Given the following information:

Ag^+(aq) + Cl^-(aq)<-->AgCl(s) Keq=1.8x10^-1

Ag^+(aq) + 2NH3(aq)<->Ag(NH3)2^+(aq) Keq=8.2x10^3

Explain why the AgCl(s) dissolved when NH3 was added to the test tube.

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  1. eqn 1. Ag^+(aq) + Cl^-(aq)<-->AgCl(s) Keq=1.8x10^-1

    eqn 2. Ag^+(aq) + 2NH3(aq)<->Ag(NH3)2^+(aq) Keq=8.2x10^3

    I think you made a typo in Keq (= Ksp) = 1.8 x 10^-10 and not -1.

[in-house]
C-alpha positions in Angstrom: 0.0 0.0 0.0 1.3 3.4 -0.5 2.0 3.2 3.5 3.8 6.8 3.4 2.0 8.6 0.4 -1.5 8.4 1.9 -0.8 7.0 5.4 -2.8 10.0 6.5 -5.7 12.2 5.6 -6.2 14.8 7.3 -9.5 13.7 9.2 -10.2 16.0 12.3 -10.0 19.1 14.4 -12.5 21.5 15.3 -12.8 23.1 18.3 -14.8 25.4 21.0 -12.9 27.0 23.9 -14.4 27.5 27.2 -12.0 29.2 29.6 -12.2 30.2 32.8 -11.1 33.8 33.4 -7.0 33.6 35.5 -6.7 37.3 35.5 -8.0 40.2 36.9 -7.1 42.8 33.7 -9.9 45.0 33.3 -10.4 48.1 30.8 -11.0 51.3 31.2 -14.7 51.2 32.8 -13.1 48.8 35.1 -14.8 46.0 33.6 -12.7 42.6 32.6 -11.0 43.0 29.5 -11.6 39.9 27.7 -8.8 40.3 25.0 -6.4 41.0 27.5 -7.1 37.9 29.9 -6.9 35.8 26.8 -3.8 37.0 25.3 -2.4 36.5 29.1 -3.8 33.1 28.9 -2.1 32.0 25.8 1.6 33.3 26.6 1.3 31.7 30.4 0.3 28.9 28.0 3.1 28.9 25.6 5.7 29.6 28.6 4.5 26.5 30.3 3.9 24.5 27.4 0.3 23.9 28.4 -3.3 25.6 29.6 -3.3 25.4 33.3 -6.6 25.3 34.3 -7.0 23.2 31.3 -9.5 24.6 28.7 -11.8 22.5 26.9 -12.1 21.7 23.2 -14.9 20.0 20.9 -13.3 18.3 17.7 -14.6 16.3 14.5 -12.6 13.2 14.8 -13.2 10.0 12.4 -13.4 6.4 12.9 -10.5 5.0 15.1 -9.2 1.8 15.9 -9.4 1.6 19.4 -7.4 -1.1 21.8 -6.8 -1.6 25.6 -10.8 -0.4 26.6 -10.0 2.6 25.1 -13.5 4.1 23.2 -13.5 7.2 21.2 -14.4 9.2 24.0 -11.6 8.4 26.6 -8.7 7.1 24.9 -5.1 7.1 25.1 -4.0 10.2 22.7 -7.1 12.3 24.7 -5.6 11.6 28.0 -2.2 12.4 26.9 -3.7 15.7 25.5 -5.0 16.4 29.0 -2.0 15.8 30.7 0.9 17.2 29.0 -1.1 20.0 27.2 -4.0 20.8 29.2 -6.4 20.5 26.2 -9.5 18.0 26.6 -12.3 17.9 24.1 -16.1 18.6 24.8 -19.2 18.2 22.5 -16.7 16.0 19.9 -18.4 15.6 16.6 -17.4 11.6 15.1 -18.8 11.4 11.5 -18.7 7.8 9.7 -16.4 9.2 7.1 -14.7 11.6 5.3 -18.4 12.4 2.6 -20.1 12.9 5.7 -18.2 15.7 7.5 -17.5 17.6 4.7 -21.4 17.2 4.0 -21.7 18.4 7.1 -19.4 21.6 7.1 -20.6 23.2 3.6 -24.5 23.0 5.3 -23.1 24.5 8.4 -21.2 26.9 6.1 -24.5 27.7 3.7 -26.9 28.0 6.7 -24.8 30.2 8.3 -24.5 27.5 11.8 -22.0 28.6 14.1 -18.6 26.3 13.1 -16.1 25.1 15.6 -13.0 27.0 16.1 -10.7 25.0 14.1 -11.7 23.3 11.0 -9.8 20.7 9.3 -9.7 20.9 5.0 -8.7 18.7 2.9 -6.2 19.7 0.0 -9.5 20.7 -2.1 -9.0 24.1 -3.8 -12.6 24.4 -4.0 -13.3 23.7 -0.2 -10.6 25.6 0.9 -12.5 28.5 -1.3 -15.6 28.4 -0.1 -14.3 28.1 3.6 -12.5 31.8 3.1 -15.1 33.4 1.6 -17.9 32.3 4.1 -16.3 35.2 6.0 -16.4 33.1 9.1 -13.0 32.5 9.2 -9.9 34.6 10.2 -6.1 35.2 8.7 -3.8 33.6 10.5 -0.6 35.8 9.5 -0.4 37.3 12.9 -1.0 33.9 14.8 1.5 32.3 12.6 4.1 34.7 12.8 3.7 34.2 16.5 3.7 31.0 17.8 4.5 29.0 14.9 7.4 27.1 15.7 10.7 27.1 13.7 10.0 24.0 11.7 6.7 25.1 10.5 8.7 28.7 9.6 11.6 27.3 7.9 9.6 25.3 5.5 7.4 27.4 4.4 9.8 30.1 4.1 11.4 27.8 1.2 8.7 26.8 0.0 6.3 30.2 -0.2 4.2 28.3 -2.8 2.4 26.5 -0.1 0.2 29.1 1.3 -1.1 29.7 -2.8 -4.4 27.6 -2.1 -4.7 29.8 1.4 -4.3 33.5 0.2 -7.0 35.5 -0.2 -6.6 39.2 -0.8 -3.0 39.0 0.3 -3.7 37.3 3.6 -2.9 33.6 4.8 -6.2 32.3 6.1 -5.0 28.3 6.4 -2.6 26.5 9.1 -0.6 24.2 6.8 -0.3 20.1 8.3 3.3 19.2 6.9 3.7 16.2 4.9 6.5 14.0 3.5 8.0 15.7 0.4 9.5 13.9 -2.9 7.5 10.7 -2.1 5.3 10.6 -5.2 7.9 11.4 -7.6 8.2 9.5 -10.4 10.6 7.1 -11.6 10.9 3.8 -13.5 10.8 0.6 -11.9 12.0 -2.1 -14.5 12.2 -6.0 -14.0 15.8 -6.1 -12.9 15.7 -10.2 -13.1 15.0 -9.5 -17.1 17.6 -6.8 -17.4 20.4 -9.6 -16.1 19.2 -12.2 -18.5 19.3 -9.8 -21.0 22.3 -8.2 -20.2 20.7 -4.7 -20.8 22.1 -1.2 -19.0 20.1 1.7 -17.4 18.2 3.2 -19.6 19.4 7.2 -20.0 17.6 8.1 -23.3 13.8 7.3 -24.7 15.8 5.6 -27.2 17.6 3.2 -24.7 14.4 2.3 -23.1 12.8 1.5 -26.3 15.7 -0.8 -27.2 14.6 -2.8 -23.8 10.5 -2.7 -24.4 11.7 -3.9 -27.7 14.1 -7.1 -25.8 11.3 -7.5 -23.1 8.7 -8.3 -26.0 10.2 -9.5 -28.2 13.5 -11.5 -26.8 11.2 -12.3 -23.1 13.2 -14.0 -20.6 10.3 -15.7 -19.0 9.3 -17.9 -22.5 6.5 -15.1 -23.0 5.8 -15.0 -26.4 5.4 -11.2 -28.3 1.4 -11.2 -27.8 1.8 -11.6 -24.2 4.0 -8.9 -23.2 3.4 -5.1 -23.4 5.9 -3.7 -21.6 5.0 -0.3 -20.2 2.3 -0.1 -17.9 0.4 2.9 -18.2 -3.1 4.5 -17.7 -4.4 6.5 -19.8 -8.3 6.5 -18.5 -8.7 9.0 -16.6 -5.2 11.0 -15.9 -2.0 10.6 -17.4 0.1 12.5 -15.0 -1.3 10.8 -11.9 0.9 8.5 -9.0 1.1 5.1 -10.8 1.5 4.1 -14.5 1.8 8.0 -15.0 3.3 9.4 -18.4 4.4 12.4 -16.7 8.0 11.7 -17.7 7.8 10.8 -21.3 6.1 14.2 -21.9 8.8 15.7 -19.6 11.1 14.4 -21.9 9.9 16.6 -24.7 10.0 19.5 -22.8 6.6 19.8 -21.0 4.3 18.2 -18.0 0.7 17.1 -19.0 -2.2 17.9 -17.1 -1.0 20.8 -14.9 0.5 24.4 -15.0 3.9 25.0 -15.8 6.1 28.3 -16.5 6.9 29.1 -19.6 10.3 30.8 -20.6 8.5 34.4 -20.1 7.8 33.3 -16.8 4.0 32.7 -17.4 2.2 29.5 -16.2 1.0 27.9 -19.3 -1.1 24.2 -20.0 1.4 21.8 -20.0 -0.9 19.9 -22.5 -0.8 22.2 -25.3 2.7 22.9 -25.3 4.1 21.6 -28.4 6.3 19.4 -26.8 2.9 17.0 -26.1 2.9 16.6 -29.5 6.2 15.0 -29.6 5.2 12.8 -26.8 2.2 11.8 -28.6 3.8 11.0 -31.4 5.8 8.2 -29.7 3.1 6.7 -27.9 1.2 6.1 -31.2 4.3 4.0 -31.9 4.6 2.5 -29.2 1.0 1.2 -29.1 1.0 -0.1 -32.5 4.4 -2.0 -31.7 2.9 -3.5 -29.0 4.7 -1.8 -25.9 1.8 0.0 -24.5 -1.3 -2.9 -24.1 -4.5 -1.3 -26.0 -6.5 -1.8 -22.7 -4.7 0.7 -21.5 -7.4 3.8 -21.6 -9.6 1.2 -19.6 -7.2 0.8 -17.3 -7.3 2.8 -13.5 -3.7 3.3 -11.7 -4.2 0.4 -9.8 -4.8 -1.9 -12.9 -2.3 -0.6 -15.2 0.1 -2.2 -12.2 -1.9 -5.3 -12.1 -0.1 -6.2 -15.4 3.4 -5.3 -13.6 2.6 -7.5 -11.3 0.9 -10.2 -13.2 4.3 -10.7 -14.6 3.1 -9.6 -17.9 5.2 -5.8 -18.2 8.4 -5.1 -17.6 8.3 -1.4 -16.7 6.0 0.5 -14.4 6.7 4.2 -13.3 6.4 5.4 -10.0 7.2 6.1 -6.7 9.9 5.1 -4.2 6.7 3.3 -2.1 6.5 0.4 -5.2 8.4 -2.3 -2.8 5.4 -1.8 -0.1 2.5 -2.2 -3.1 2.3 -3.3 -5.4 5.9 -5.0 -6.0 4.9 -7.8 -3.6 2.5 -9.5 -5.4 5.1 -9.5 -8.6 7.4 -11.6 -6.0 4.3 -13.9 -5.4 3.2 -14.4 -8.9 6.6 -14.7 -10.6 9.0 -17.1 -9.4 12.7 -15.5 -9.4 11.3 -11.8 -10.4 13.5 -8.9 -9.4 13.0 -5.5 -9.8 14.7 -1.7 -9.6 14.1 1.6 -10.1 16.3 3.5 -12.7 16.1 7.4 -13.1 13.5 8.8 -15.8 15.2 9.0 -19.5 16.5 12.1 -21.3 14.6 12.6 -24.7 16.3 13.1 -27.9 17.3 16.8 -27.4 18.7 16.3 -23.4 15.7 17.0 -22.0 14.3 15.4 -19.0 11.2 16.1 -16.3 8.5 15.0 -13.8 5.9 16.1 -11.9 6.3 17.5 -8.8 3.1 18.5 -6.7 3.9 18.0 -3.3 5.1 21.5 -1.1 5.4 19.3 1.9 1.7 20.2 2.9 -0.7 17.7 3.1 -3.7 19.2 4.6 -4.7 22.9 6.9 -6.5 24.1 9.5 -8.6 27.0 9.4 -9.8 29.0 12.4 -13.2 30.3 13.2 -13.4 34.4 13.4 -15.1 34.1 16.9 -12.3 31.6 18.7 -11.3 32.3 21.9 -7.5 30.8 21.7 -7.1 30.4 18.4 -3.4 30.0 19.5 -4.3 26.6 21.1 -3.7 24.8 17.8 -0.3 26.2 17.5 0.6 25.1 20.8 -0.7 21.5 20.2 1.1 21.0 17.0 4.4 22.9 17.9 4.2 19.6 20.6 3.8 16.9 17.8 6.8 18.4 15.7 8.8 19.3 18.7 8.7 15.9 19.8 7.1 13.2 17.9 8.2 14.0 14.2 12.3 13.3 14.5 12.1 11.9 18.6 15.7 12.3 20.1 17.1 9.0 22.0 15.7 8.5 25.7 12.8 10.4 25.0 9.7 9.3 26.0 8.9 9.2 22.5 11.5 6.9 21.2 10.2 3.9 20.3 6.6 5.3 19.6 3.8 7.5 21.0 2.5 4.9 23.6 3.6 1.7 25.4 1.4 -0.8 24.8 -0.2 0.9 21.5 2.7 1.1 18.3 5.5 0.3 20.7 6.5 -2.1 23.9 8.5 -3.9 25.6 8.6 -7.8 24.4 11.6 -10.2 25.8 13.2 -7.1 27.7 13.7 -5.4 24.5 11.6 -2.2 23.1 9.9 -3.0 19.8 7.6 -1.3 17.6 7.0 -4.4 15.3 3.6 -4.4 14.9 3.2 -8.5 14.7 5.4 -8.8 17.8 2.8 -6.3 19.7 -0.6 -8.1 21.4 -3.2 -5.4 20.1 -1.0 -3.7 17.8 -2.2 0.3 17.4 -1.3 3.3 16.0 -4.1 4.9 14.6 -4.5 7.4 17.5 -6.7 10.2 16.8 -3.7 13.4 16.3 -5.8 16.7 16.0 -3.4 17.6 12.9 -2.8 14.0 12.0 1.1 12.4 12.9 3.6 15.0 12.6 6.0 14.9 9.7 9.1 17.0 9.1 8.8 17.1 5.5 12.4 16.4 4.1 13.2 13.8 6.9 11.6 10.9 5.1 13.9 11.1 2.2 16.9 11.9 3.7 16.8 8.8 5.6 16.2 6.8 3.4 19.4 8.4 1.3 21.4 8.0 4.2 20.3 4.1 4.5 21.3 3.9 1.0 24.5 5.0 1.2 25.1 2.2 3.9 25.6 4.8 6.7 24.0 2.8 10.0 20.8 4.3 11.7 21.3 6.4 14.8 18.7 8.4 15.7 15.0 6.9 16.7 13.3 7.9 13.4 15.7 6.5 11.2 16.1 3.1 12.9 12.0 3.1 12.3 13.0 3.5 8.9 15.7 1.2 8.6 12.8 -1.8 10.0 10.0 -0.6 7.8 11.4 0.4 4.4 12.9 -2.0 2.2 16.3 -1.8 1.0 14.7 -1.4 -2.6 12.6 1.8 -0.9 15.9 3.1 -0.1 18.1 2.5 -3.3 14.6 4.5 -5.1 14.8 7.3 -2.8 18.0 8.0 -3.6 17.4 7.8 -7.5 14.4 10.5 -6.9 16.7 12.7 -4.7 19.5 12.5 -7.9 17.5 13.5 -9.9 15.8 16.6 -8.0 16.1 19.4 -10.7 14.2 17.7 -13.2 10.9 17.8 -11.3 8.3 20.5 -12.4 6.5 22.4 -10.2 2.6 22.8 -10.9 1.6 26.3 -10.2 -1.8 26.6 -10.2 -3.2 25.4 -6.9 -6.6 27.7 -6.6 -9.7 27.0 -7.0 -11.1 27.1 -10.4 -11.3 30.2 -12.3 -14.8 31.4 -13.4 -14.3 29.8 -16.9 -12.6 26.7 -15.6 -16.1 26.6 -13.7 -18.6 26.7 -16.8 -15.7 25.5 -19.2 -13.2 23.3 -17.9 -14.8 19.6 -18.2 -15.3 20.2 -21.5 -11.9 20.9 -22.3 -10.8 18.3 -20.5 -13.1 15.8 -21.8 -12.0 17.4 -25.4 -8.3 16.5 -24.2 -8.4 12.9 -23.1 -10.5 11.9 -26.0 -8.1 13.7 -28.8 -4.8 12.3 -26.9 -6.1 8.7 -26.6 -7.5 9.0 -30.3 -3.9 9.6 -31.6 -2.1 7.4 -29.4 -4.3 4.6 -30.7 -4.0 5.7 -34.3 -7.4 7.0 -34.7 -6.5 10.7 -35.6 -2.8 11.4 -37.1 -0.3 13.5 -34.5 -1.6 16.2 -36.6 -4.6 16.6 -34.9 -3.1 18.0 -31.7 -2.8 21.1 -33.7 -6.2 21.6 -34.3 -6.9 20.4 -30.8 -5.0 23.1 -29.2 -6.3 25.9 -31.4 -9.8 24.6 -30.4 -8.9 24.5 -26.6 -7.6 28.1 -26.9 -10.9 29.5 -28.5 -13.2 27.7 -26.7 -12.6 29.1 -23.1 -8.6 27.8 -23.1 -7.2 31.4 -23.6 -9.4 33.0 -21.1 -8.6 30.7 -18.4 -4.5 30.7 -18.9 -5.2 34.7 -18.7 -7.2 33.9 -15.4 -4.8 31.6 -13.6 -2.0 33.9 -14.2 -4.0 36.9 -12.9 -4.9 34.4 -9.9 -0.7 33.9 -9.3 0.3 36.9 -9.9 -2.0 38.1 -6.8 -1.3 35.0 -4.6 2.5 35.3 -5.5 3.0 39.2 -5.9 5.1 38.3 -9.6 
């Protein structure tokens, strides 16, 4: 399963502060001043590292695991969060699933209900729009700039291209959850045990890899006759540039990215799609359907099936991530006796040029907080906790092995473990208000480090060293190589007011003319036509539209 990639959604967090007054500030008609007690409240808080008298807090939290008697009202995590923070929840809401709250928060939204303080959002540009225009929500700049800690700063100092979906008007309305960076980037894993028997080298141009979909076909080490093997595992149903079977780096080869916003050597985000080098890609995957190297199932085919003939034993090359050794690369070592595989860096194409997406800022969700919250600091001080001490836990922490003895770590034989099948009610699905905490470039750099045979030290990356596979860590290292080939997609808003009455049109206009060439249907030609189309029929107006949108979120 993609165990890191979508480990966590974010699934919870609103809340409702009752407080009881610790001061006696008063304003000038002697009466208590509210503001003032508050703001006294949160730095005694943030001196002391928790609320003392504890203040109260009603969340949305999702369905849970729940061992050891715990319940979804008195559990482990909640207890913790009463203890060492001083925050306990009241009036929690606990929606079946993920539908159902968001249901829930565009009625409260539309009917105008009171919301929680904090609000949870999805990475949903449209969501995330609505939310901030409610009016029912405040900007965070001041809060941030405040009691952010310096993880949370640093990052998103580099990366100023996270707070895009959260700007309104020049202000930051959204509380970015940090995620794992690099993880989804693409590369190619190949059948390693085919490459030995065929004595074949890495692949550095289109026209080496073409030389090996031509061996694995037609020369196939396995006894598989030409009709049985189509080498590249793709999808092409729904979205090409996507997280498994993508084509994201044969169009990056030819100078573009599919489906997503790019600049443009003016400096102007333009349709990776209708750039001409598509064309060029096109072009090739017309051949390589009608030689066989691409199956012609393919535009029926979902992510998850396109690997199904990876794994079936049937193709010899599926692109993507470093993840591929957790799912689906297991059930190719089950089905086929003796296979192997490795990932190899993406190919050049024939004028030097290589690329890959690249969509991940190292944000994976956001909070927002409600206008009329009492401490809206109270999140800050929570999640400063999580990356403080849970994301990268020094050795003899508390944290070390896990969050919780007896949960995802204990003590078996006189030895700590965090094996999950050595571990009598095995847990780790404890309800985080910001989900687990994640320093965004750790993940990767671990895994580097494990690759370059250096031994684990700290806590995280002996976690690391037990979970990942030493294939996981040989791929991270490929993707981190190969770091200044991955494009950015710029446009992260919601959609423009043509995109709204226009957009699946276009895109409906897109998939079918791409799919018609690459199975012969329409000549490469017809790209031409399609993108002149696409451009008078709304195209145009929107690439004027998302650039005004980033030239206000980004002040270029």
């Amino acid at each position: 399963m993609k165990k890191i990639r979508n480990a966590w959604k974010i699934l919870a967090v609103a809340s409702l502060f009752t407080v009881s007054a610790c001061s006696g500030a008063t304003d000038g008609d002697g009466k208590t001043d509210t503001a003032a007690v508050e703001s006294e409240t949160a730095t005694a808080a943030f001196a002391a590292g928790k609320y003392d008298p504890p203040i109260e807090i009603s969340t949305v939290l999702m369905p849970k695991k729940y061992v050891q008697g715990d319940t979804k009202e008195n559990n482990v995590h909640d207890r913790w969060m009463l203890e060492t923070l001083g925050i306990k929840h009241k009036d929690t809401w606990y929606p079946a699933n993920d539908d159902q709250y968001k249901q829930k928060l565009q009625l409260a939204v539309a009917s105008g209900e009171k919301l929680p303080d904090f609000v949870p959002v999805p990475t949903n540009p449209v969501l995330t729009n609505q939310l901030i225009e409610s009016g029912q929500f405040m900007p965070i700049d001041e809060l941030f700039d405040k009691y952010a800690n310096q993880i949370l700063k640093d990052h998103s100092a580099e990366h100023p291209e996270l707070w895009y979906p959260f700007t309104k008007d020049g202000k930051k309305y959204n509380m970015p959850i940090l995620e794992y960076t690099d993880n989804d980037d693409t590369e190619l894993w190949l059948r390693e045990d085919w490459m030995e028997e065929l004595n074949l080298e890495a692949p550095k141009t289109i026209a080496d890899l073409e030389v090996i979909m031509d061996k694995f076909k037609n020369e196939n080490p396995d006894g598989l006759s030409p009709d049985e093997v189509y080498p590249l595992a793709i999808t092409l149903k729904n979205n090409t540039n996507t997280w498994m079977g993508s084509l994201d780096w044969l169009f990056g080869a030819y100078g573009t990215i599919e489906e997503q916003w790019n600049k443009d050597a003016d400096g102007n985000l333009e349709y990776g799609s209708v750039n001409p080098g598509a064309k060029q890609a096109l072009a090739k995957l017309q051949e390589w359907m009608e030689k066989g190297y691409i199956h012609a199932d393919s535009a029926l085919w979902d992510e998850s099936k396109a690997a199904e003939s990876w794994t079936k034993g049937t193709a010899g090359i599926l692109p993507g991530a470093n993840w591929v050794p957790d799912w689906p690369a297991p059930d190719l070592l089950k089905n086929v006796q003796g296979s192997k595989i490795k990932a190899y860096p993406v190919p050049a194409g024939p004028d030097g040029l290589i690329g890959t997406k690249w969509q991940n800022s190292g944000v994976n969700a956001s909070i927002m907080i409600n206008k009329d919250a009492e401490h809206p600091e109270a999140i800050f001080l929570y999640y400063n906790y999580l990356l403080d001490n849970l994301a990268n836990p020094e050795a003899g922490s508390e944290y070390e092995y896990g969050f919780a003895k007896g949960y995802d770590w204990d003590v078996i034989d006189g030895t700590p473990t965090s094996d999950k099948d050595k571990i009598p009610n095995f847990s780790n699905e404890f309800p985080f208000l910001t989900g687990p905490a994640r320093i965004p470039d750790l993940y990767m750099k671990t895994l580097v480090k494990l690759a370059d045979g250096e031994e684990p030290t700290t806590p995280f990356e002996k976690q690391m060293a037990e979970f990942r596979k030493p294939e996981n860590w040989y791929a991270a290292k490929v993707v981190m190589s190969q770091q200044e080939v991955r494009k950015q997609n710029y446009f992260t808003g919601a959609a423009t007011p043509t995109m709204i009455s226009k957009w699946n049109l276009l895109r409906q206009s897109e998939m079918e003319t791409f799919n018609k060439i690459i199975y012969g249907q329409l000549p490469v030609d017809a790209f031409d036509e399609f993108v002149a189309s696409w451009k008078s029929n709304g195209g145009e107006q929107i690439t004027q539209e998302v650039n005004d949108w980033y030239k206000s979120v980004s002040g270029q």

Note the equation 2 has a large Keq which means the equilibrium is far to the right (more products and fewer reactants). Equation 1 is a small K so the reaction is far to the left (which is why AgCl is not very soluble and forms a ppt in water solvent. From Le Chatelier's Principle, equation 2 is far to the right which means (Ag^+) is decreased significantly. That makes Ag^+ small in equation 1 and the reaction shifts to the right (meaning the AgCl solid dissolves to increase the Ag^+ removed by equation 2. That continues until all of the AgCl solid is dissolved. Usually a relatively large excess of NH3 is used which shifts that equilibrium even farther to the right and that ends up dissolving all of the AgCl solid from equation 1.

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